The Facebook Affect – Part 2

28 May

On Wednesday, May 23, 2012, a group of Facebook shareholders filed a lawsuit in a New York district court alleging that important information about Facebook’s financial outlook was “selectively disclosed” to big banks ahead of the IPO.  The legal action followed a Reuters report posted late Tuesday, which alleges that analysts at lead underwriter, Morgan Stanley, received privileged information about Facebook’s financials – information that would negatively impact its valuation (and its share price) – information that wasn’t shared with main street investors.

As a separate Reuters report noted a few hours later, Morgan Stanley and three other major underwriters – Goldman Sachs, JPMorgan and Bank of America – reduced their earnings outlooks for Facebook to strikingly similar levels ahead of the IPO.

In my mind, there are three issues with which we, as intelligent and informed consumers and investors, need to be concerned:


In finance, valuation is the process of estimating what something is worth.  There are a number of methods used to determine the value of a company – comparables, earnings, discounted cash flow, net present value, ratio or multiples and replacement value – all of which fall into 3 basic categories:

1.  Asset-based approaches – Basically these business valuation methods total up all the investments in the business (think assets minus liabilities).  This is often difficult for internet businesses where “value” lies in the product or service, and not in “physical” assets. 

2.  Market value approaches – These approaches to business valuation attempt to establish the value of a business by comparing that business to similar businesses that have recently sold. (Note: think comparables (or comps) in home buying).  Obviously, this method is only going to work well if there are a sufficient number of similar businesses to compare.

3.  Earning value approaches – These business valuation methods are predicated on the idea that a business’s true value lies in its ability to produce wealth in the future.

Most likely the valuation of Facebook is based on the capacity it has to make money due to the incredible amount of targeted traffic that passes through daily – the same reason an ad space in Times Square is worth so much money.  Most social networking sites generate revenue from selling advertising to companies.  Facebook’s unique approach is to have members “like” a particular product, which is then advertised to friends of that member.  Facebook generates 90% of its revenue from advertising.  The remaining 10% of revenue comes from developers on Facebook Platform – a set of tools that enable third-party developers to create applications inside the Facebook environment.  So a valuation would be based on projected earnings from these two sources – in essence it is not based off revenues, but rather the capacity for revenues.  According to pre-IPO reports, Facebook had a $2B revenue figure for 2010 showing a profit for the year of $400 million.  The $38 per share IPO price valued Facebook at $104B.  With shares down 16% at $31.91, some analysts expect the stock could eventually dip to around $24 or $25 a share while some on-line bloggers place its stock value closer to $10 per share.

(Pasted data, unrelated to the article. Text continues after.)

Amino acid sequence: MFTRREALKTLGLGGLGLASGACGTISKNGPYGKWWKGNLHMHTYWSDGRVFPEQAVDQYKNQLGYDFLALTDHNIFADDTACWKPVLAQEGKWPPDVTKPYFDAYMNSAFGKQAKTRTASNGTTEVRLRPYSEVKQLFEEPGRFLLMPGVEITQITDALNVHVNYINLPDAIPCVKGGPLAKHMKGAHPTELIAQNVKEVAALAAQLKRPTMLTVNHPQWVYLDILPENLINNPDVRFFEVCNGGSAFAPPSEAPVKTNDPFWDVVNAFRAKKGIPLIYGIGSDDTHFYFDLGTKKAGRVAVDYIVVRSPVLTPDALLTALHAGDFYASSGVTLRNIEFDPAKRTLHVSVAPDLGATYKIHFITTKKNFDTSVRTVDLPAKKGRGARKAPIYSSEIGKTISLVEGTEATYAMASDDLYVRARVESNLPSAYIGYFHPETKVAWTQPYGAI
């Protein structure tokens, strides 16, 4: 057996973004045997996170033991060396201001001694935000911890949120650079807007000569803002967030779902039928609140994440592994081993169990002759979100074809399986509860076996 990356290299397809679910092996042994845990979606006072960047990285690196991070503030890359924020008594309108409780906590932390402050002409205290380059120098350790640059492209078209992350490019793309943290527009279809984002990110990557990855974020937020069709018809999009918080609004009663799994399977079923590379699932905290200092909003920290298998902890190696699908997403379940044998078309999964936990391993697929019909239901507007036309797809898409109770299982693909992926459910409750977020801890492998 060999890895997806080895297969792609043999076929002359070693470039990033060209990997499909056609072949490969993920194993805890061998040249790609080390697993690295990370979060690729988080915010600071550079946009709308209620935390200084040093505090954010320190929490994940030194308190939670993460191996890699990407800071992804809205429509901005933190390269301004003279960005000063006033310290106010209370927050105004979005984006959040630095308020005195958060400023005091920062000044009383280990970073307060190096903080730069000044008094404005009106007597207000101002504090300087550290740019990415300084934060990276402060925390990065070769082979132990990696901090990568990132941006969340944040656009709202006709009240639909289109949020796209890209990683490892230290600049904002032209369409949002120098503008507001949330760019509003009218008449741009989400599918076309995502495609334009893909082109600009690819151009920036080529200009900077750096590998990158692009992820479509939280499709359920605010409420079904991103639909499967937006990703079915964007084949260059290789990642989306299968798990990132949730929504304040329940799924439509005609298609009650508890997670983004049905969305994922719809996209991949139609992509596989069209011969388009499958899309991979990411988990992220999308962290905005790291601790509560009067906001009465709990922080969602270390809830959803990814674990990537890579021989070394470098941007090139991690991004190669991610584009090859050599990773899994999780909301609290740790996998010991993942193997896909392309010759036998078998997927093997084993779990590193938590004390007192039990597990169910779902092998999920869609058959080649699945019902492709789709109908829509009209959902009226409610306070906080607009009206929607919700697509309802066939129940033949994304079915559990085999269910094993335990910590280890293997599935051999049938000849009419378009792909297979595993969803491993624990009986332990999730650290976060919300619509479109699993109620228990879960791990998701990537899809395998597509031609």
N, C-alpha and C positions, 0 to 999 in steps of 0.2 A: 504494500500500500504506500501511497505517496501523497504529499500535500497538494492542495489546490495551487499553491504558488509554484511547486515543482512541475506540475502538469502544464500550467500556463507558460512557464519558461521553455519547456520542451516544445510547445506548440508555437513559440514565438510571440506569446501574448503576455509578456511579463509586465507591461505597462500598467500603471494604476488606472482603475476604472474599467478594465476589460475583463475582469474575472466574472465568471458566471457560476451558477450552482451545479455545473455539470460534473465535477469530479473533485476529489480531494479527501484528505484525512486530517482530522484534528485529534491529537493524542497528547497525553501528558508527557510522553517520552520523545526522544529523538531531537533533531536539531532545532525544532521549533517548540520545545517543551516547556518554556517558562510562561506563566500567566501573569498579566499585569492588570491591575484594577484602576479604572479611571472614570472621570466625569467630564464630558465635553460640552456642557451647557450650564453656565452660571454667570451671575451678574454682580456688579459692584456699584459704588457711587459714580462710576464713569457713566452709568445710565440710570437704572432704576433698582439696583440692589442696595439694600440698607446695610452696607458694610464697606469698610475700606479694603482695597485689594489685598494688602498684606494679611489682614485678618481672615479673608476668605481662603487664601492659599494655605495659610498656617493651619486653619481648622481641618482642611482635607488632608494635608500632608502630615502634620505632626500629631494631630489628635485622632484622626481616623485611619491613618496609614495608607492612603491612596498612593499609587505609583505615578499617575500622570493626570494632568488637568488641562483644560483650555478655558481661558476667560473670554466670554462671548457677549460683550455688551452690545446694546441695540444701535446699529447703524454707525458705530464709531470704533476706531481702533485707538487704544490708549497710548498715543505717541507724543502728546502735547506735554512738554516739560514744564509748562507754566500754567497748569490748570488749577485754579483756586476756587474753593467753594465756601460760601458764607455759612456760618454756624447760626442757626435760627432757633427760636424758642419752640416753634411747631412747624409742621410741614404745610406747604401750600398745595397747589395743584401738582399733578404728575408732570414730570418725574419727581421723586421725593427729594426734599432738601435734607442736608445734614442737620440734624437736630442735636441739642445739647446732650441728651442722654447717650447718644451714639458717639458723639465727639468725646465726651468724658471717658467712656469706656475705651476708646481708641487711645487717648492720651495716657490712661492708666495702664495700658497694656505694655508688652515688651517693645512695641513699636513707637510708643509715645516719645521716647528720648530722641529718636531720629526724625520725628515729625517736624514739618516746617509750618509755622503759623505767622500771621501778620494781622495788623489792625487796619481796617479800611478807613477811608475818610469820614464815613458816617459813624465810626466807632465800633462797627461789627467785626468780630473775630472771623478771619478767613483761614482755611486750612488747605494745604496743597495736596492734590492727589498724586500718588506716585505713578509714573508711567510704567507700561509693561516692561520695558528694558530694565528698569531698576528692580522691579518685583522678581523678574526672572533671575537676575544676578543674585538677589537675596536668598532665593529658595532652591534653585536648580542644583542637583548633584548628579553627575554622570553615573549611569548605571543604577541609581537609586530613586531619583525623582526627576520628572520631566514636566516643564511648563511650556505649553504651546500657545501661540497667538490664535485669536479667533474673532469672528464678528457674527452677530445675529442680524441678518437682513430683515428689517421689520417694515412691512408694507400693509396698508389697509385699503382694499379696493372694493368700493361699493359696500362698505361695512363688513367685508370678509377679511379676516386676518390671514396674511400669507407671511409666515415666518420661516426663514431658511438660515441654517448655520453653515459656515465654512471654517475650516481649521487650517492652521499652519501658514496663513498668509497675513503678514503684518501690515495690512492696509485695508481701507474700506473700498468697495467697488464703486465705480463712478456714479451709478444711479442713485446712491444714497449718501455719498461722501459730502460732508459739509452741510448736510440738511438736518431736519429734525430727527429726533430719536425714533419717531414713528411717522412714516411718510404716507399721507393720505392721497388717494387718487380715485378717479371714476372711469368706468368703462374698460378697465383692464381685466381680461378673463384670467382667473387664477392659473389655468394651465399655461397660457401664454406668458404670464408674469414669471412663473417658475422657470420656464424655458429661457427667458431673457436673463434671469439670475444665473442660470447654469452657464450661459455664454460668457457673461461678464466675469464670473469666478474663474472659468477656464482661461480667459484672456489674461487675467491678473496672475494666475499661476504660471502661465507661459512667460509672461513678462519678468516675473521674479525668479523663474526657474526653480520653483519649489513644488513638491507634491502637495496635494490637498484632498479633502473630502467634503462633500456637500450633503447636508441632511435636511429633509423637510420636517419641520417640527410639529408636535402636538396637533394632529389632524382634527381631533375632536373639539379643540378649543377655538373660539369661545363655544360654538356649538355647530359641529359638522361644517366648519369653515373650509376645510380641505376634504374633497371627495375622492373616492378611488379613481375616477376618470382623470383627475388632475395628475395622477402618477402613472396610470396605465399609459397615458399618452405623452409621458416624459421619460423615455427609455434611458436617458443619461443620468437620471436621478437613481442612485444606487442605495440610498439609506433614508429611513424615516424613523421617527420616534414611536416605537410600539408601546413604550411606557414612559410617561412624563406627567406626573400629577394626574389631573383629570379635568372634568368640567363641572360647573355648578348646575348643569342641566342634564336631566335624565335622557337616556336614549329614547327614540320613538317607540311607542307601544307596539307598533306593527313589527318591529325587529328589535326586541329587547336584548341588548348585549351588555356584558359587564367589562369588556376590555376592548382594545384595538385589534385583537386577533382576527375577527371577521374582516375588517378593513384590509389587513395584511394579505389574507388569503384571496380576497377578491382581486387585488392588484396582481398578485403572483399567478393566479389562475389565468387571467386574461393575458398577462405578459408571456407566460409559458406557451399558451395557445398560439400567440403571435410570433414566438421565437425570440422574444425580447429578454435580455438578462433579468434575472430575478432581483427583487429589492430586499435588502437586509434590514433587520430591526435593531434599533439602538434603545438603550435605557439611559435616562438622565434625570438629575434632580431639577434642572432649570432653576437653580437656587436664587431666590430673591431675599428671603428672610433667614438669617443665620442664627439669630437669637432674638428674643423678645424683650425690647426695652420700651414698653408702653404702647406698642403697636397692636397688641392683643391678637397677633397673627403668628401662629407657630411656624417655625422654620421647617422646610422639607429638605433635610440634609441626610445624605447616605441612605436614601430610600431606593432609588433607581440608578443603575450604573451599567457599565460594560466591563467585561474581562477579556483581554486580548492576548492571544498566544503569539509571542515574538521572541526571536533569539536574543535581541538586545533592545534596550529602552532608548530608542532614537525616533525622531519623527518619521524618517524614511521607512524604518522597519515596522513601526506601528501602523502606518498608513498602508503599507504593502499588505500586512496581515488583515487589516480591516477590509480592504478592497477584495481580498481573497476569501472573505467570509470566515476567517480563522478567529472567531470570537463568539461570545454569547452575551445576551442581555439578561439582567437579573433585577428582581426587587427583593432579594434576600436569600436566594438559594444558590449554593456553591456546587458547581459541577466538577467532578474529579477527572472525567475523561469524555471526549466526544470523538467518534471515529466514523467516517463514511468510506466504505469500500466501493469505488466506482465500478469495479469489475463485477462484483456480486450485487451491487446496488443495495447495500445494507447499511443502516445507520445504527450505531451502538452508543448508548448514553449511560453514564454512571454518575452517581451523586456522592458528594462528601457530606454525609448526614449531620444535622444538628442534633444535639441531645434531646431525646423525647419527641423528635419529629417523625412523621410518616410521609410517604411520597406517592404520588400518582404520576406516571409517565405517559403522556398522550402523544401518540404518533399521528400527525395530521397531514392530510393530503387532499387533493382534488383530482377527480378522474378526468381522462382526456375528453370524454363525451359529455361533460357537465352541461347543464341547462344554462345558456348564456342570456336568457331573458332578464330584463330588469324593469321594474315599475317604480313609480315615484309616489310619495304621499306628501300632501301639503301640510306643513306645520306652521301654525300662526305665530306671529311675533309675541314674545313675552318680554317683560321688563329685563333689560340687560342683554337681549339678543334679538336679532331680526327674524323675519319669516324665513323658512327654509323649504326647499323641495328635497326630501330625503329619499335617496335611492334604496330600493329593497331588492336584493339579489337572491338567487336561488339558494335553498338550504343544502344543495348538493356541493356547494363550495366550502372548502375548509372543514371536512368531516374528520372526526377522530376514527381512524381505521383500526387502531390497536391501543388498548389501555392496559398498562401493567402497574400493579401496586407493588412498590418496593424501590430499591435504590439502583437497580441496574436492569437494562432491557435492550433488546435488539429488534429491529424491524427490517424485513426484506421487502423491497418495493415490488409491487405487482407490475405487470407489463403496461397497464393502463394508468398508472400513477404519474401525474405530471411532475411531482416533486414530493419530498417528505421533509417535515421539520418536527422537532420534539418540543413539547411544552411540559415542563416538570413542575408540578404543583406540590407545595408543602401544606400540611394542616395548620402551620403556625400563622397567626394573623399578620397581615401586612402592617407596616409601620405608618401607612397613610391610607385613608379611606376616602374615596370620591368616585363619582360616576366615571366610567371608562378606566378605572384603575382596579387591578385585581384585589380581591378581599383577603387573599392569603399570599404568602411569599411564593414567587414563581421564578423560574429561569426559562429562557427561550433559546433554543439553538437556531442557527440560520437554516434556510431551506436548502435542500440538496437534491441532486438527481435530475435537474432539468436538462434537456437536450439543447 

Exit Strategies

The big question to ask is “Why did Facebook decide to go public at this point in time?” 

Most businesses go public when they want to obtain some additional resources to finance their activities and projects.  With its $1B purchase of Instagram in April, Facebook doesn’t appear to lack capital backing for new projects.

More importantly, Facebook had little choice but to go public due to the Securities and Exchange Commission (SEC). Under the SEC’s rules, a company with more than 500 shareholders must adhere to the same financial record requirements as public companies.  Granted, they could have consolidated shareholders by allowing buyouts – and that drives what I believe is the real reason Facebook went public.

An exit strategy is a means of leaving one’s current situation, either after a predetermined objective has been achieved or as a strategy to mitigate failure.  Early Facebook investors are expected to earn more than 50 times their original investment even with the stock decline – in other words, they are sitting on millions, and in the case of a couple firms, several billion dollars in unrealized gains.  Now I have no issue with making a profit on an investment – profits drive growth and innovation.  What I take issue with is financial chicanery that reaps high payouts for some while and passing the losses onto shareholders, or worse, to the general public in the form of bailouts.


The three financial “events” listed in my last blog entry have renewed calls for more regulation of the banking and finance industries.  I refer to them as “events” because even a casual review of banking and finance history shows that they occur too often to be labeled as “scandals” or “debacles.”  Robert J. Samuelson’s Financial Reform’s Big Unknowns, published in April 2010, does an excellent job of examining the regulation debate.

This subject requires further examination, but I will reserve that for another entry.  I continue to believe that an informed public is better than any government regulation – and I hope this blog plays a part in that education.     




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